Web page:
Friday, October 9, 2009

Interview with Steven Frank of 5FINITY

Why did you want to start up a sketch card company?
I felt like a lot of great properties were not getting exposure, so many fans did not have cards to collect of their favorite characters. Also, sketch cards in particular are great, but pretty hard to pull. They usually only come one per box, so you have to bust open 24-36 packs or so and spend a lot of money. We want to guarantee you one sketch card per pack, at the minimum.

What, if any, major obstacles did you have to overcome in the beginning?
There really hasn't been any, except for maybe choosing which properties to tackle since there are so many out there that collectors and casual fans might enjoy.

Are you finding it more challenging than you thought it would be?
Not really. It has been a lot of fun.

If you could start up again, is there anything you would do differently?
The card stock on Archie and Greatest American Hero was slicker than we wanted. Even though both products were popular and the artwork came out great, the glossier surface made it harder for the artists and you have to make the artists happy. We have corrected that issue with our upcoming projects.

What are the current sketch card sets you are working on?
We will be releasing a sketch card series featuring Dean Yeagle's popular Playboy cartoon pin-up character, Mandy. That has a street date of November 15. In December we are releasing Moonstone Maximum, a series based on the iconic characters from titles published by Moonstone Books, such as Zorro, the Phantom, Buckaroo Banzai, Sherlock Holmes, Captain Midnight, Kolchak, and a host of others. We are also releasing Zombies vs Cheerleaders in December, the first series created for our 5FUNity line of sketch cards.

Can you talk about any future sketch card sets in the works?
Our first series of 2010 will be based on Voltron: Defender of the Universe. Voltron rocks. We are in discussions with other licensors, but nothing I can comment on right now.

What do you look for in a potential sketch card set property?
The most important thing is whether or not the property has enough fans to sustain the product. As much fun as it is for us to put these together and for the artists to work on them, people have to buy them. Granted, we run low production numbers, making the product collectible, but we still have to use due diligence.

How do you go about searching for artists/what do you look for in a potential artist?
As you know, being a top artist yourself, there are many artists that work on sketch cards for the other companies. That talent pool, as well as recruiting new artists from online and at conventions (which I love to do; giving new artists a chance to work on a professional product), is where we find many of the artists. We strongly suggest that artists contact us if they think they would have fun and be productive as a sketch card artist. Many of the properties have great artists to work with that have never done sketch cards, Archie being a great example. We were able to collaborate with almost every Archie Comics artist, as well as many from the past. In regards to what we look for, we need artists that fit the appropriate style and feel for a series. Not every artist can do great mechanical stuff, so Voltron might not work, but they might have mad pin-up girl skills, which lends itself well on Mandy or Betty & Veronica.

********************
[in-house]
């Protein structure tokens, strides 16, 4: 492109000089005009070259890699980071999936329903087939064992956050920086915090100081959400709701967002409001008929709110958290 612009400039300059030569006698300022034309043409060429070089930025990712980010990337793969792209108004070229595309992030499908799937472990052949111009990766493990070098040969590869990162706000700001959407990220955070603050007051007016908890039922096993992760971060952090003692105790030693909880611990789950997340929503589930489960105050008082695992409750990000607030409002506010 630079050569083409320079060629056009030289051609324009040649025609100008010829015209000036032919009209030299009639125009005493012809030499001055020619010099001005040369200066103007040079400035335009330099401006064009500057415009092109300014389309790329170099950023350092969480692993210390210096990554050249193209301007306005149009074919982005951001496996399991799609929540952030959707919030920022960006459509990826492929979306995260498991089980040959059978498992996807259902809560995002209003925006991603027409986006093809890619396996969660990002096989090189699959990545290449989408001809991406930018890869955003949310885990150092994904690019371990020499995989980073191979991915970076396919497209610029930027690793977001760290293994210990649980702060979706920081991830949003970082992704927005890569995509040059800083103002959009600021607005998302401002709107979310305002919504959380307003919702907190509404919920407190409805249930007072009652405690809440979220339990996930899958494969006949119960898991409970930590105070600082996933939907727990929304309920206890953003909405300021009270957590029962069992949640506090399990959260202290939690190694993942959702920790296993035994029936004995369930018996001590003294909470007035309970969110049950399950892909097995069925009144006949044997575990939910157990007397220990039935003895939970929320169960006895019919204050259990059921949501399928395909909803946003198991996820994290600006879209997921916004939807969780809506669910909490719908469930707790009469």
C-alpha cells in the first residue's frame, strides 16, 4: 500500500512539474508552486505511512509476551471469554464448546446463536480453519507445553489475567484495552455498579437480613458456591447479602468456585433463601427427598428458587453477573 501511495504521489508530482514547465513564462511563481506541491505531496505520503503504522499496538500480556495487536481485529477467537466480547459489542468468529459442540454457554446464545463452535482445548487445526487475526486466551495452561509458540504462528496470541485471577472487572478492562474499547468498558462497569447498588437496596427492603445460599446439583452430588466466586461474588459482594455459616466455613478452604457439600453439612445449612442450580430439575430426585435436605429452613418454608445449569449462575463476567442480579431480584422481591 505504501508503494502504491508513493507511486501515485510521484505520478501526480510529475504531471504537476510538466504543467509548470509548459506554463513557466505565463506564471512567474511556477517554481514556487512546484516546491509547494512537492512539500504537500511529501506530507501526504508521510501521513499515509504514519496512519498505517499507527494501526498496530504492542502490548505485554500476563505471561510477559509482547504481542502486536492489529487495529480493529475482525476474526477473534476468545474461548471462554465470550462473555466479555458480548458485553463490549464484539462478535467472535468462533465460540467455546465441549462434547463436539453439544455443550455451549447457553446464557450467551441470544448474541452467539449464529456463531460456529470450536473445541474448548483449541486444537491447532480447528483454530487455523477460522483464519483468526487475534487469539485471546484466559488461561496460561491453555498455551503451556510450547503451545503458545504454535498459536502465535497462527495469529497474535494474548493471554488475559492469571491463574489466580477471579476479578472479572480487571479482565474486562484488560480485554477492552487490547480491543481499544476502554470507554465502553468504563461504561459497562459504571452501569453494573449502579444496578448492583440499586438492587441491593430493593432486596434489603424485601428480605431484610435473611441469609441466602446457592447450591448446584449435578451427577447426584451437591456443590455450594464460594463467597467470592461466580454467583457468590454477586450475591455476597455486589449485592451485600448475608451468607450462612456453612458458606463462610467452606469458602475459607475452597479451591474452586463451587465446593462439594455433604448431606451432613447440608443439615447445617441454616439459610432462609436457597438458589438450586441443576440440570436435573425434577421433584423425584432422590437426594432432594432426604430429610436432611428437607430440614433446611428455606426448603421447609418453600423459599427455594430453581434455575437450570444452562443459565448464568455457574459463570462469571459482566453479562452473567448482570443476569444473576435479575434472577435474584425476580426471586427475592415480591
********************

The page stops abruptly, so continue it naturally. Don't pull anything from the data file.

Have you had any 'bad experiences' with artists?
Hmm, that's a tough one, as artists typically try their best and take massive pride in their work. Except for a couple of very minor incidents, we have been blessed with the artists we have worked with so far and that number is well over 200.

What kind of feedback have you received about your sketch card sets so far?
Very, very positive. Our packaging is one of a kind; serial numbered packs that are 5x8 in size and heavy card stock. I think the packaging is kind of collectible. We have had a lot of great feedback on the packaging, as well as on the cards, of course. The artist line-up for Archie, in particular, was unreal. No where else ever could you have received Archie sketch cards by artists like this year's Eisner winner for Best Artist, Guy Davis, as well as top artists like Al Rio and Billy Tan, legends like Hembeck and Breyfogle, almost every Archie artist including Stan Goldberg and Jeff Shultz, and tons of other veteran and new talent sketch card artists. But, ultimately, we have received kudos for providing the fans with one sketch card per pack at a great price. No other company does that, not even close. Throw in celebrity autographed sketch cards, sketch card commission request redemptions, original comic art redemptions, and other awesome goodies and that makes for a great, fun product. Finally, as I stated earlier, offering the fans more choices for properties besides DC, Marvel and Star Wars (which are all great, of course).

If someone approached you for advice on starting up their own sketch card set/company, what would you tell them?
Enjoy it and think like a collector more than as a business person. I think about what I would want out of a pack. Value and content, no filler. The fans need more bang for their buck, especially these days. But, I would tell someone not to do it, as then they would be competition, ha ha. Just kidding.

What is the goal you have for your company?
We want to release several products a year that core fans of that respective property can go after, whether it is Voltron or the Phantom, and hope the casual fan/collector picks up some packs, too. But, we also want to offer great sketches for the sketch card collector, featuring artists that would not normally do sketch cards, as well as sketch card favorites like Katie Cook and Ben Glendenning.

Where can people reach you for more information?

Thank you so much, Steve!

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